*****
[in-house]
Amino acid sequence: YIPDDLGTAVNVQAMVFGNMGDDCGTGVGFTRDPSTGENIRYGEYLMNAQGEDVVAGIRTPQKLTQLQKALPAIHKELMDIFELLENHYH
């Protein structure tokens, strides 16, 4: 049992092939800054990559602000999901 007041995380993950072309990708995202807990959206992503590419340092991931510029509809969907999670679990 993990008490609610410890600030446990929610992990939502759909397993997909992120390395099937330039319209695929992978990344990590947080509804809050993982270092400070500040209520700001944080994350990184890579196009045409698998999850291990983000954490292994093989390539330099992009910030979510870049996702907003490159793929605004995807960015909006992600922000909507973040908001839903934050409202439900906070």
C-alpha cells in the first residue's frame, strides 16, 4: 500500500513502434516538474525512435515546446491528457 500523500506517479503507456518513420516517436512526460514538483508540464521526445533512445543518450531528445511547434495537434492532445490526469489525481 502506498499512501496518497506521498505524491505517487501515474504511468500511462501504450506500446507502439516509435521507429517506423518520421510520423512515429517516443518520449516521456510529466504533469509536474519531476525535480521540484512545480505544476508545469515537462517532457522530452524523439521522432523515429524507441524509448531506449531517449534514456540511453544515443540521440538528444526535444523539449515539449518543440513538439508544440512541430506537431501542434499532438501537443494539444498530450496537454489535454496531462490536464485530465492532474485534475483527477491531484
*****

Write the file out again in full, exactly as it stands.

[in-house]
Amino acid sequence: YIPDDLGTAVNVQAMVFGNMGDDCGTGVGFTRDPSTGENIRYGEYLMNAQGEDVVAGIRTPQKLTQLQKALPAIHKELMDIFELLENHYH
């Protein structure tokens, strides 16, 4: 049992092939800054990559602000999901 007041995380993950072309990708995202807990959206992503590419340092991931510029509809969907999670679990 993990008490609610410890600030446990929610992990939502759909397993997909992120390395099937330039319209695929992978990344990590947080509804809050993982270092400070500040209520700001944080994350990184890579196009045409698998999850291990983000954490292994093989390539330099992009910030979510870049996702907003490159793929605004995807960015909006992600922000909507973040908001839903934050409202439900906070």
C-alpha cells in the first residue's frame, strides 16, 4: 500500500513502434516538474525512435515546446491528457 500523500506517479503507456518513420516517436512526460514538483508540464521526445533512445543518450531528445511547434495537434492532445490526469489525481 502506498499512501496518497506521498505524491505517487501515474504511468500511462501504450506500446507502439516509435521507429517506423518520421510520423512515429517516443518520449516521456510529466504533469509536474519531476525535480521540484512545480505544476508545469515537462517532457522530452524523439521522432523515429524507441524509448531506449531517449534514456540511453544515443540521440538528444526535444523539449515539449518543440513538439508544440512541430506537431501542434499532438501537443494539444498530450496537454489535454496531462490536464485530465492532474485534475483527477491531484